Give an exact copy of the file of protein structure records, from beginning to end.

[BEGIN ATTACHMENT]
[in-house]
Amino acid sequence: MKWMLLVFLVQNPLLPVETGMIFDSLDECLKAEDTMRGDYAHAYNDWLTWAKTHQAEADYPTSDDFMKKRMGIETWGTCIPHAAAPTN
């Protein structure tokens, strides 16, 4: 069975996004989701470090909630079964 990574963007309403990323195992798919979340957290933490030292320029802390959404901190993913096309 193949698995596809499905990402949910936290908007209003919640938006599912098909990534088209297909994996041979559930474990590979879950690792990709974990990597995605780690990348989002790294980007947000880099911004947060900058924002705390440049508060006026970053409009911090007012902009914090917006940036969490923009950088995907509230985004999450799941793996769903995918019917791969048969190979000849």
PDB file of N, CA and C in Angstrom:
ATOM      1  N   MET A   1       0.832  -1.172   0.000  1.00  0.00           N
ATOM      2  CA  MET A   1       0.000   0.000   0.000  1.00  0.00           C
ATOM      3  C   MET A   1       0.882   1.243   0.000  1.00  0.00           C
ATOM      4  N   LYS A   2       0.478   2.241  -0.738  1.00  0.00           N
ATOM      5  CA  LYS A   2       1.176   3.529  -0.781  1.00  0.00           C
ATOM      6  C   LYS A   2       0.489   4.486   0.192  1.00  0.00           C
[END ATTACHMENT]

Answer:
[in-house]
Amino acid sequence: MKWMLLVFLVQNPLLPVETGMIFDSLDECLKAEDTMRGDYAHAYNDWLTWAKTHQAEADYPTSDDFMKKRMGIETWGTCIPHAAAPTN
């Protein structure tokens, strides 16, 4: 069975996004989701470090909630079964 990574963007309403990323195992798919979340957290933490030292320029802390959404901190993913096309 193949698995596809499905990402949910936290908007209003919640938006599912098909990534088209297909994996041979559930474990590979879950690792990709974990990597995605780690990348989002790294980007947000880099911004947060900058924002705390440049508060006026970053409009911090007012902009914090917006940036969490923009950088995907509230985004999450799941793996769903995918019917791969048969190979000849």
PDB file of N, CA and C in Angstrom:
ATOM      1  N   MET A   1       0.832  -1.172   0.000  1.00  0.00           N
ATOM      2  CA  MET A   1       0.000   0.000   0.000  1.00  0.00           C
ATOM      3  C   MET A   1       0.882   1.243   0.000  1.00  0.00           C
ATOM      4  N   LYS A   2       0.478   2.241  -0.738  1.00  0.00           N
ATOM      5  CA  LYS A   2       1.176   3.529  -0.781  1.00  0.00           C
ATOM      6  C   LYS A   2       0.489   4.486   0.192  1.00  0.00           C